The permanent (nodal) roots of a corn plant develop initially from near the crown area of the plant (Nielsen, 2007a). They develop sequentially in sets or “whorls” from individual nodes of the stalk. The growing point or meristem of a root lies near the root tip and must remain alive in order for the root to develop normally.
Contrary to popular opinion down at the coffee shop, roots do not grow toward moisture on purpose. They grow downward in response to gravity (i.e., a gravitropic response). If nodal roots begin development in bone-dry surface soil but elongate into soil moisture at deeper depths prior to desiccation of the root tip, then the root will survive and proliferate.
If the root tip (and accompanying meristem) desiccates prior to reaching soil moisture, the entire young nodal root will likely die. This is particularly true if the axillary meristems along the length of the root (that eventually produce the branch roots) have not yet differentiated or become active.
The appearance of such a desiccated root is what one would imagine; shriveled and discolored. This symptom is unlike that of any other lethal root stress, including salt injury from fertilizer. These symptoms are NOT like any associated with herbicide injury or insect feeding. Because several sets of roots may not have formed belowground, the crown may “appear” to be at or above the surface. That appearance is an optical illusion except in a few cases (Nielsen, 2004).
Entire sets or “whorls” of nodal roots sometimes die in this manner and the plant essentially survives on what’s left in the kernel reserves and what the seminal roots offer in terms of moisture and nutrient uptake until the next set of nodal roots develop and become established. If subsequent sets of nodal roots die in the same manner, the plant continues its dependence on the kernel and seminal root support.
In fact, it is amazing to me how the aboveground appearance of a plant affected with the “rootless” syndrome can remain fairly normal up until the windy day when the mesocotyl simply can no longer support the plant and it flops over to the ground. “Floppy” corn plants are NOT technically root-lodged; they are simply broken over at the mesocotyl below the crown area of the plant. Obviously, the health of the mesocotyl and the seminal roots determine whether an affected plant can “hang on” until a decent soaker occurs to replenish soil moisture levels.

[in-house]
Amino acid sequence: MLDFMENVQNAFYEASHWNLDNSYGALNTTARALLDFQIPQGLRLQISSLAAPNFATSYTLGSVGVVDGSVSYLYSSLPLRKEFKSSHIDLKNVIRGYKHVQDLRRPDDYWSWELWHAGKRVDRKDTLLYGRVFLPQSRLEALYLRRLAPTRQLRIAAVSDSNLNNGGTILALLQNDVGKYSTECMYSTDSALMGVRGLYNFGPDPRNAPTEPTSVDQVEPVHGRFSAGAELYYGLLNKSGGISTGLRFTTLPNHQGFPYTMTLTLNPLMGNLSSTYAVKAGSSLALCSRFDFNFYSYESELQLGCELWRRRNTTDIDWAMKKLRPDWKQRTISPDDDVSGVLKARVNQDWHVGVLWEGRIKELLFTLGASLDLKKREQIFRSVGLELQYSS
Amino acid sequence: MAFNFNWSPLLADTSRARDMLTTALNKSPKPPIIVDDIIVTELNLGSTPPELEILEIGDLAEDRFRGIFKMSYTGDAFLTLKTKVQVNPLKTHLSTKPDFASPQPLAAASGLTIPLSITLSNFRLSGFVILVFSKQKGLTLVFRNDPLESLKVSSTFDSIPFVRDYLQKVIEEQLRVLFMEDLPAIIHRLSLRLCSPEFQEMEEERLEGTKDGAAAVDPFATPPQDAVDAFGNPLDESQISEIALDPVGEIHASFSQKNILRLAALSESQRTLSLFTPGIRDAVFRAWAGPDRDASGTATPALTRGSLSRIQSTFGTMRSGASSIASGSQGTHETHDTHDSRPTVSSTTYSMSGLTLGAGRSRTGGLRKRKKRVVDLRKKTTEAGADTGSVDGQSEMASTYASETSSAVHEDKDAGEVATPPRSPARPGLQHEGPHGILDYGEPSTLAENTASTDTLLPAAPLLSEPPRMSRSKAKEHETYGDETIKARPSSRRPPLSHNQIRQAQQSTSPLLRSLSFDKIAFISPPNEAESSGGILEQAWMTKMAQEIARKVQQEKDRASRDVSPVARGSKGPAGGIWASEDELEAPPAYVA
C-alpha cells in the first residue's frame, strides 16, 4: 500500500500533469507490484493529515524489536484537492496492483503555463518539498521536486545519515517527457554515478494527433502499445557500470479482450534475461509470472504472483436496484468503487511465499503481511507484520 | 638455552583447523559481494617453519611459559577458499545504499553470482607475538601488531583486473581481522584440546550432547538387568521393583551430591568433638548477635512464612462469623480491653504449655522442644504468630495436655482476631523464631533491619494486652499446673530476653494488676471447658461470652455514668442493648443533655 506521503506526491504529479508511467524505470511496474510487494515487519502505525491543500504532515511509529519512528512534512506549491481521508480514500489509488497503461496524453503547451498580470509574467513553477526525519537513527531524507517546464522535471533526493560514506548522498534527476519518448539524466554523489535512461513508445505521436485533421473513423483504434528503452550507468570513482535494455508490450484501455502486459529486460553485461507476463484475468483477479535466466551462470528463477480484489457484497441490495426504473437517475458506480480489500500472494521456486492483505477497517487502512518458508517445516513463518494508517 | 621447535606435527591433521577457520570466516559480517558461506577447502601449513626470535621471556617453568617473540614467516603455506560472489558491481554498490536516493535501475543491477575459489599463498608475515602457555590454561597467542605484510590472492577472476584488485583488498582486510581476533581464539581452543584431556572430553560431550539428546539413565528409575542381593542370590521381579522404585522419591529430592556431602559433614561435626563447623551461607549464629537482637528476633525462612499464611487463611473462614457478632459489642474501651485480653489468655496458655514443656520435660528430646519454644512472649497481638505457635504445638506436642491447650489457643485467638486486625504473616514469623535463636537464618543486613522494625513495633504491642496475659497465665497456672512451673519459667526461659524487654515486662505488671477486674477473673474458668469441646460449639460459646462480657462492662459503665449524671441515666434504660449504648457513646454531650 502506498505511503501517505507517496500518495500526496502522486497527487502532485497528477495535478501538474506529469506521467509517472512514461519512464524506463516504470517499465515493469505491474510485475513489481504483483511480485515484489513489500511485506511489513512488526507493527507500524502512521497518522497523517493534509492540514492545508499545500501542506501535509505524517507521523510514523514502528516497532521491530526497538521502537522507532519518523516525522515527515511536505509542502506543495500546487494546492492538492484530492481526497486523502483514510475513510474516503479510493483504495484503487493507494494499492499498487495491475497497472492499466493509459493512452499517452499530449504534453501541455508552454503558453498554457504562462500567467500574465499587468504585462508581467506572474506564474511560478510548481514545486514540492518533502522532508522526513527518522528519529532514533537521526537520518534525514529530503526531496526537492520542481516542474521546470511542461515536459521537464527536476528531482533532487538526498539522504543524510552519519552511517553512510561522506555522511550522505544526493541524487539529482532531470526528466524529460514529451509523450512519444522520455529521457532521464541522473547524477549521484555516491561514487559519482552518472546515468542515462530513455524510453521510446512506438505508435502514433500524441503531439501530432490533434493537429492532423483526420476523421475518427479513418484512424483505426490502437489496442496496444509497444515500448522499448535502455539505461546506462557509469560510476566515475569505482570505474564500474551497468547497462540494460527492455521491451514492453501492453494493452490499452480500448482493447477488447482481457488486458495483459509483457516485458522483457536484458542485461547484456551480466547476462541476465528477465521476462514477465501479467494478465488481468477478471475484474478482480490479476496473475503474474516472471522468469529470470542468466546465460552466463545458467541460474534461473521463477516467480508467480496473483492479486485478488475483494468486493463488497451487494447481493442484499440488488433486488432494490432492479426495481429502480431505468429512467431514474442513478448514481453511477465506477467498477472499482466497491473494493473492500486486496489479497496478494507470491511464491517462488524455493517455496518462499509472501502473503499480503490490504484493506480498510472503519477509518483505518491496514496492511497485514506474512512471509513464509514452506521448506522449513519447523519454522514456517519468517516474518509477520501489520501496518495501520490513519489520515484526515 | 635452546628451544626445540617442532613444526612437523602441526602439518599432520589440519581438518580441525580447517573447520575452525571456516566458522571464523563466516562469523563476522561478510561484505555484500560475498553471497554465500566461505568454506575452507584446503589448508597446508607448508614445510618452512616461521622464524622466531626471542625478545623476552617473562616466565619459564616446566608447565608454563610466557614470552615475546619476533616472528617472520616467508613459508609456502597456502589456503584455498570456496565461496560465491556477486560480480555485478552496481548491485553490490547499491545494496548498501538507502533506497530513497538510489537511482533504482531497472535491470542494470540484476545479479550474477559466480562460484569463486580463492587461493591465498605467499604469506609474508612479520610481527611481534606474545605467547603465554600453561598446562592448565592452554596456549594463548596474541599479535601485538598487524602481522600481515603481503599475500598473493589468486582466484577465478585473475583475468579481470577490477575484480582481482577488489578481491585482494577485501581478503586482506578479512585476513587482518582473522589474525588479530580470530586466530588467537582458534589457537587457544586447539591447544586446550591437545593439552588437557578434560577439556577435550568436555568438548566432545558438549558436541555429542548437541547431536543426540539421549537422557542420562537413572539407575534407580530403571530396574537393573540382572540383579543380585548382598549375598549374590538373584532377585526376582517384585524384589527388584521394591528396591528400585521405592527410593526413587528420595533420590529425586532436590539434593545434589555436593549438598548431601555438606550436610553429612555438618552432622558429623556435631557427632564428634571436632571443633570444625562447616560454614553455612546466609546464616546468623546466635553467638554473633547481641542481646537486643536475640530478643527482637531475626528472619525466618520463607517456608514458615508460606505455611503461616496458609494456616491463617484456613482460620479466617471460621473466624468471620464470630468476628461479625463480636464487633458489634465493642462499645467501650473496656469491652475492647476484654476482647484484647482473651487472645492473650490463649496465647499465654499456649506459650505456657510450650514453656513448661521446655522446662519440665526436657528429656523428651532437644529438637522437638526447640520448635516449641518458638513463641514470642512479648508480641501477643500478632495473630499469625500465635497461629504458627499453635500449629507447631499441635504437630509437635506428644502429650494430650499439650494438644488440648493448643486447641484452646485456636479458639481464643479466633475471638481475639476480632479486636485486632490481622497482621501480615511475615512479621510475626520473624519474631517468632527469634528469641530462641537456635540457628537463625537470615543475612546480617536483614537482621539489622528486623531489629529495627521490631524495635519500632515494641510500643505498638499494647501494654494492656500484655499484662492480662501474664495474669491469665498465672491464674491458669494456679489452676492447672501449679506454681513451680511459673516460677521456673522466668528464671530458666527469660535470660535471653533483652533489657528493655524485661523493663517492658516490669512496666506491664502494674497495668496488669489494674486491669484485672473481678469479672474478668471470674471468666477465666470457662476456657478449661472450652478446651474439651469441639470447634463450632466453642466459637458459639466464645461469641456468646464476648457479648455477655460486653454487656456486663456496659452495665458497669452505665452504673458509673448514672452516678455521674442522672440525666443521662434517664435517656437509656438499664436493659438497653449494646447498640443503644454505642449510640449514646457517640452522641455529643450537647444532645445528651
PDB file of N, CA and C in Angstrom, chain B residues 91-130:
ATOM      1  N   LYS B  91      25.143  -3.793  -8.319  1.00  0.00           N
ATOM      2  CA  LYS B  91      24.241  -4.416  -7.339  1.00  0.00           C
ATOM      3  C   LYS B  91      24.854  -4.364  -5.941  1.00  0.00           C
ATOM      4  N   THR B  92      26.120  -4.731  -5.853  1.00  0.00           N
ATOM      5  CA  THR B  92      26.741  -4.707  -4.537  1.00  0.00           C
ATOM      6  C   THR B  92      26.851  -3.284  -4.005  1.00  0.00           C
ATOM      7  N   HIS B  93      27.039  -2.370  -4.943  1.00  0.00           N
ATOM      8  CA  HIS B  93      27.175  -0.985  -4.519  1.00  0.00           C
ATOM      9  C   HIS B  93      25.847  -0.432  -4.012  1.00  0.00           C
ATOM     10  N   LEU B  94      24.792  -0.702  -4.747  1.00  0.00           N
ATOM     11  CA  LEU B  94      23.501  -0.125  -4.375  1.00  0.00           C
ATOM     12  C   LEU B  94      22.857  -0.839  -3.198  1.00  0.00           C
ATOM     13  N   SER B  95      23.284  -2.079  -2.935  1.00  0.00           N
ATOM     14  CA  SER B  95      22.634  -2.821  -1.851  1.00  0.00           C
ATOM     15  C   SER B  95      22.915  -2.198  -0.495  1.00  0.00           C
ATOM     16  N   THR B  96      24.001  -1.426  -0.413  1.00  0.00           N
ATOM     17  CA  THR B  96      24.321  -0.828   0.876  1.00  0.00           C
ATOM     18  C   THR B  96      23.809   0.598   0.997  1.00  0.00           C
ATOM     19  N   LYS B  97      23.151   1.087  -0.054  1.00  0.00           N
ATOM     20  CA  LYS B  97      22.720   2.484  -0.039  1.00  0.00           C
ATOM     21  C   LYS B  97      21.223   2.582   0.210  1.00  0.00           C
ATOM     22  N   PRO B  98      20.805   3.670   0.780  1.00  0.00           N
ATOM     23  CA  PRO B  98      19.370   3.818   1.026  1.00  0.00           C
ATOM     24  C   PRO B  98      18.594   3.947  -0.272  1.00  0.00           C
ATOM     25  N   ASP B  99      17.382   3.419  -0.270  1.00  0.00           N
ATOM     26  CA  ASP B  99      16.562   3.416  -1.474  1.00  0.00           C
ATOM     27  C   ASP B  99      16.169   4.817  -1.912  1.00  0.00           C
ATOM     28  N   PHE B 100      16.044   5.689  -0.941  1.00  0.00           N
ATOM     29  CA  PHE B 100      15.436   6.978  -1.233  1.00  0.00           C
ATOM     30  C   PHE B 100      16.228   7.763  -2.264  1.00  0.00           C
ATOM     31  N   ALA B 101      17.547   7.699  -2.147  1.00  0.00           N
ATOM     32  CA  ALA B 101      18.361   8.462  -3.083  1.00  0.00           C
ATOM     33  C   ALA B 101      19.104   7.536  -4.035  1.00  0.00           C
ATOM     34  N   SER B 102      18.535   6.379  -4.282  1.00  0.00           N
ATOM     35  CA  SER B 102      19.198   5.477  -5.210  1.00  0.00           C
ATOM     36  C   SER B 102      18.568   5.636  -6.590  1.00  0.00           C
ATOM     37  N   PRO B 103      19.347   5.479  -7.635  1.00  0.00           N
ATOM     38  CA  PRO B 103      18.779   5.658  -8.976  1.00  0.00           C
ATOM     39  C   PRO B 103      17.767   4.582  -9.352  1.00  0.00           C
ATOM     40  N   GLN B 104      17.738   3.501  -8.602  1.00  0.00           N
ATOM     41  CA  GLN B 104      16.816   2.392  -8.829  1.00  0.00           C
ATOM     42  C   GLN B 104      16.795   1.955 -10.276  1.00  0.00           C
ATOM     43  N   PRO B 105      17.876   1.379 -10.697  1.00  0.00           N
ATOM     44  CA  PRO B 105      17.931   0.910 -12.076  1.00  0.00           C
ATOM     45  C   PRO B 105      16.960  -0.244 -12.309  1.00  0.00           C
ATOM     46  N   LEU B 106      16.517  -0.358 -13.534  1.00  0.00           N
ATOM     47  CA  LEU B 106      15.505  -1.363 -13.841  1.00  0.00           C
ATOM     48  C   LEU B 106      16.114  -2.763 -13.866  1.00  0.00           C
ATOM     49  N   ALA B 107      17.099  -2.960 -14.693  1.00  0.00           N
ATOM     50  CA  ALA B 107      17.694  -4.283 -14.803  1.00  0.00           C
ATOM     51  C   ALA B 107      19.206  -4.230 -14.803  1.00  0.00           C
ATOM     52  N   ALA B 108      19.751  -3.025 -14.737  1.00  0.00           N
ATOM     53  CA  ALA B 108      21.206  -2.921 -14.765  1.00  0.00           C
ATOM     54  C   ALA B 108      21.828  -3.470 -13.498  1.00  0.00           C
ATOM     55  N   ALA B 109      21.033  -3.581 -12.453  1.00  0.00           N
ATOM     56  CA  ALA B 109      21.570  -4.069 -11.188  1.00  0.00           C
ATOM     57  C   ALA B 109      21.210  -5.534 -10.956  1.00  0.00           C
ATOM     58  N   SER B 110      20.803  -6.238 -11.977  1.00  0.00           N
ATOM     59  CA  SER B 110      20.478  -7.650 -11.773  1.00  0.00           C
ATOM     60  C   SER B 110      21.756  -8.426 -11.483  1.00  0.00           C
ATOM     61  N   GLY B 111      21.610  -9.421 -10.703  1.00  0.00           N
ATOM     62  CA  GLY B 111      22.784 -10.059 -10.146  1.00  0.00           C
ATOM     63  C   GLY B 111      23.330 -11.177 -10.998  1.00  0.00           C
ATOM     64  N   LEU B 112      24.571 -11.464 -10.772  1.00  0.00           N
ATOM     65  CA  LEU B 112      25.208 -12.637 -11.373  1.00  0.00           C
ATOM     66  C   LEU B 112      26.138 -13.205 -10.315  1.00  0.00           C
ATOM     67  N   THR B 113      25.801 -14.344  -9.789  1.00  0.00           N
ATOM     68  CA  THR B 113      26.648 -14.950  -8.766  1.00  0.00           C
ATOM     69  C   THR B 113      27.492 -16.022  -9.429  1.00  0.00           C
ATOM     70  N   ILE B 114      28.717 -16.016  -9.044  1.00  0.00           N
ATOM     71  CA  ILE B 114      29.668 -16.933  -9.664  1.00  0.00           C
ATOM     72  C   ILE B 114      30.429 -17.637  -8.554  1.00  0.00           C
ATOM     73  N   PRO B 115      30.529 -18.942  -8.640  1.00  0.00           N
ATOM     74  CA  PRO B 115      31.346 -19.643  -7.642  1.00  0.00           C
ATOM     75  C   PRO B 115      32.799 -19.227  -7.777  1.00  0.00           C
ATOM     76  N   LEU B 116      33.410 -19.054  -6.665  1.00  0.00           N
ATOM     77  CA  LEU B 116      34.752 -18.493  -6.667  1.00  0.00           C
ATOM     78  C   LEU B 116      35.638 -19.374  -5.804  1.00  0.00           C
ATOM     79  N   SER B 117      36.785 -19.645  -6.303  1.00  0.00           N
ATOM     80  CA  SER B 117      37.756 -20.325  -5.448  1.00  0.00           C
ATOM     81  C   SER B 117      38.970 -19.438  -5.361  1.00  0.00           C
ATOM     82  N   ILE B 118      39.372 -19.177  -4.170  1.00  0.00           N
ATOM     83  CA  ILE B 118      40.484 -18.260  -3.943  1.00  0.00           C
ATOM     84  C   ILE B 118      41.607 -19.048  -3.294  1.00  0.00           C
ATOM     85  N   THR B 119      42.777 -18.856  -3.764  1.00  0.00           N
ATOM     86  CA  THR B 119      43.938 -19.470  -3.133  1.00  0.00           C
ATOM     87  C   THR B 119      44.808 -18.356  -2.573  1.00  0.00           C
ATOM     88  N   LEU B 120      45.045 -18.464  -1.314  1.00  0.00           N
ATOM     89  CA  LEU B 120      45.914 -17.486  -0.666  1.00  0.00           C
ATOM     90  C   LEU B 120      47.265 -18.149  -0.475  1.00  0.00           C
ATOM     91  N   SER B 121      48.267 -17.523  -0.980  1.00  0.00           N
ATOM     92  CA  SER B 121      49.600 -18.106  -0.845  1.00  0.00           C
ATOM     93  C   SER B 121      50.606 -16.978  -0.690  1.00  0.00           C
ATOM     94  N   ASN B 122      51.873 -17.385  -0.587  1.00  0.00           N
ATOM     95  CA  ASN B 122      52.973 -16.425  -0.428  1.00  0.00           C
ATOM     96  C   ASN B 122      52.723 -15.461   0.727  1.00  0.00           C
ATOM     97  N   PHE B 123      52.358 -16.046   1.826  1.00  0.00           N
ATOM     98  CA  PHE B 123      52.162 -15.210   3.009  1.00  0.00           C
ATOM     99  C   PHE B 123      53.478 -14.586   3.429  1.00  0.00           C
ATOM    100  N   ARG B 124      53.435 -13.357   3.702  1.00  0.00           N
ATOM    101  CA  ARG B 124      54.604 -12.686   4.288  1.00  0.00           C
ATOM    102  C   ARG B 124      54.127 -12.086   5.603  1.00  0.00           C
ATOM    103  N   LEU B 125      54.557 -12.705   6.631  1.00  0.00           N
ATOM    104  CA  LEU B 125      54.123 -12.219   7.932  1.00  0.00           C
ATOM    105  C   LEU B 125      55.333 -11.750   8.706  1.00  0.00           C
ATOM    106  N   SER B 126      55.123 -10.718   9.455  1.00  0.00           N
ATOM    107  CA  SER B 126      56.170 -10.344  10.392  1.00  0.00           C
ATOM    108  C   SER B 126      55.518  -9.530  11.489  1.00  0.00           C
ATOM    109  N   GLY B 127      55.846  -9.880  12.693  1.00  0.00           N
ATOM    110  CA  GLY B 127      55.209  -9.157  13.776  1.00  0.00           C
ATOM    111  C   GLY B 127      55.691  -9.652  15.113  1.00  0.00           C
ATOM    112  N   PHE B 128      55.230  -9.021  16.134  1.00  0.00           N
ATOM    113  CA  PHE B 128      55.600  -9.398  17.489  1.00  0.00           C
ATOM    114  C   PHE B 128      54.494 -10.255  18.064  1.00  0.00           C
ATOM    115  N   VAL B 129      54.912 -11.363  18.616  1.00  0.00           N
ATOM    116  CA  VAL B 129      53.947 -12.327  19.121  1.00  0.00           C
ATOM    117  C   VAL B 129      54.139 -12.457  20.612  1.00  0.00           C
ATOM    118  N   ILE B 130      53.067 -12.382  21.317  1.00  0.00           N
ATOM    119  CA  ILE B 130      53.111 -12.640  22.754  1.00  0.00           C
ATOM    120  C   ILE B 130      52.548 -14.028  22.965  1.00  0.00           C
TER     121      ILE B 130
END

Example of "floppy corn" syndrome
Desiccated, dead nodal roots
What Can Be Done? Unfortunately, very little can be done to prevent the situation from becoming worse. Row cultivation may encourage new nodal root development if moist soil is thrown around the base of the plants. However, if the soil is dry enough to be causing the problem in the first place, there’s probably very little moist soil shallow enough to be brought up by row cultivation. The ultimate solution to the problem is a good soaking rain or at least enough of a rain to sustain new nodal root development long enough to allow the roots to reach deeper and hopefully wetter soil conditions before the upper soil dries again.
Nodal roots of "normal" plant
A “Hindsight” Reminder. “Rootless” corn can also be aggravated by extremely shallow seeding depths that result in nodal root initiation beginning near the soil surface rather than at the usual 3⁄4 inch depth. This is one of several reasons that growers should avoid choosing seeding depths shallower than about 1 to 11⁄2 inches.
Elmore, Roger and Lori Abendroth. 2007. Rootless Corn Syndrome. Integrated Crop Management Newsletter, Iowa State Univ. [On-Line]. Available at <http://www.ipm.iastate.edu/ipm/icm/2007/5-21/rootless.html>. (URL verified 5/23/07).
Nielsen, R.L. (Bob). 2004. Over-Extended Mesocotyls and Floppy Corn Syndrome. Corny News Articles, Purdue Univ. [On-Line]. Available at <http://www.kingcorn.org/news/articles.04/FloppyCorn-0624.html>. (URL verified 5/23/07).
Nielsen, R.L. (Bob). 2007a. Root Development in Young Corn. Corny News Articles, Purdue Univ. [On-Line]. Available at <http://www.kingcorn.org/news/timeless/Roots.html>. (URL verified 5/23/07).
Nielsen, R.L. (Bob). 2007b. Variable Emergence Due to Variable Seedbed Moisture. Corny News Articles, Purdue Univ. [On-Line]. Available at <http://www.kingcorn.org/news/articles.07/VariableEmergence-0520.html>. (URL verified 5/23/07).